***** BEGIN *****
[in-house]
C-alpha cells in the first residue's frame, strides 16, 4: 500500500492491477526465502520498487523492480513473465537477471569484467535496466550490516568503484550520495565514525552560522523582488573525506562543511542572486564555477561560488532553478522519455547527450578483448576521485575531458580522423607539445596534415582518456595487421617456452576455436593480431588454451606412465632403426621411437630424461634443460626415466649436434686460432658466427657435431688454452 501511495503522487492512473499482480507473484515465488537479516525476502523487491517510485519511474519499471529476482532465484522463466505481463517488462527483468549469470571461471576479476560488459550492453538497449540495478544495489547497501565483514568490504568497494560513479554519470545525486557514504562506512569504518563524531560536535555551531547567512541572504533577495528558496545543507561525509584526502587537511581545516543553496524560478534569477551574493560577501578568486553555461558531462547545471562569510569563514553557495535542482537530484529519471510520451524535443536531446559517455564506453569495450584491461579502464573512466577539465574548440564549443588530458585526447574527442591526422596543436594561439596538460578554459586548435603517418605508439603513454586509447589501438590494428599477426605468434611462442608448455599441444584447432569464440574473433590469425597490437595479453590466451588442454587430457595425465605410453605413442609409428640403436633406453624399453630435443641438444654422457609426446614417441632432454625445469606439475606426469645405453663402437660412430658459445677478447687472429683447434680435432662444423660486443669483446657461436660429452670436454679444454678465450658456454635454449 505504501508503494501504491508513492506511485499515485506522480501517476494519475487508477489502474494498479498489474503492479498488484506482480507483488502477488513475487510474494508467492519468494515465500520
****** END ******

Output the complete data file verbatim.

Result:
[in-house]
C-alpha cells in the first residue's frame, strides 16, 4: 500500500492491477526465502520498487523492480513473465537477471569484467535496466550490516568503484550520495565514525552560522523582488573525506562543511542572486564555477561560488532553478522519455547527450578483448576521485575531458580522423607539445596534415582518456595487421617456452576455436593480431588454451606412465632403426621411437630424461634443460626415466649436434686460432658466427657435431688454452 501511495503522487492512473499482480507473484515465488537479516525476502523487491517510485519511474519499471529476482532465484522463466505481463517488462527483468549469470571461471576479476560488459550492453538497449540495478544495489547497501565483514568490504568497494560513479554519470545525486557514504562506512569504518563524531560536535555551531547567512541572504533577495528558496545543507561525509584526502587537511581545516543553496524560478534569477551574493560577501578568486553555461558531462547545471562569510569563514553557495535542482537530484529519471510520451524535443536531446559517455564506453569495450584491461579502464573512466577539465574548440564549443588530458585526447574527442591526422596543436594561439596538460578554459586548435603517418605508439603513454586509447589501438590494428599477426605468434611462442608448455599441444584447432569464440574473433590469425597490437595479453590466451588442454587430457595425465605410453605413442609409428640403436633406453624399453630435443641438444654422457609426446614417441632432454625445469606439475606426469645405453663402437660412430658459445677478447687472429683447434680435432662444423660486443669483446657461436660429452670436454679444454678465450658456454635454449 505504501508503494501504491508513492506511485499515485506522480501517476494519475487508477489502474494498479498489474503492479498488484506482480507483488502477488513475487510474494508467492519468494515465500520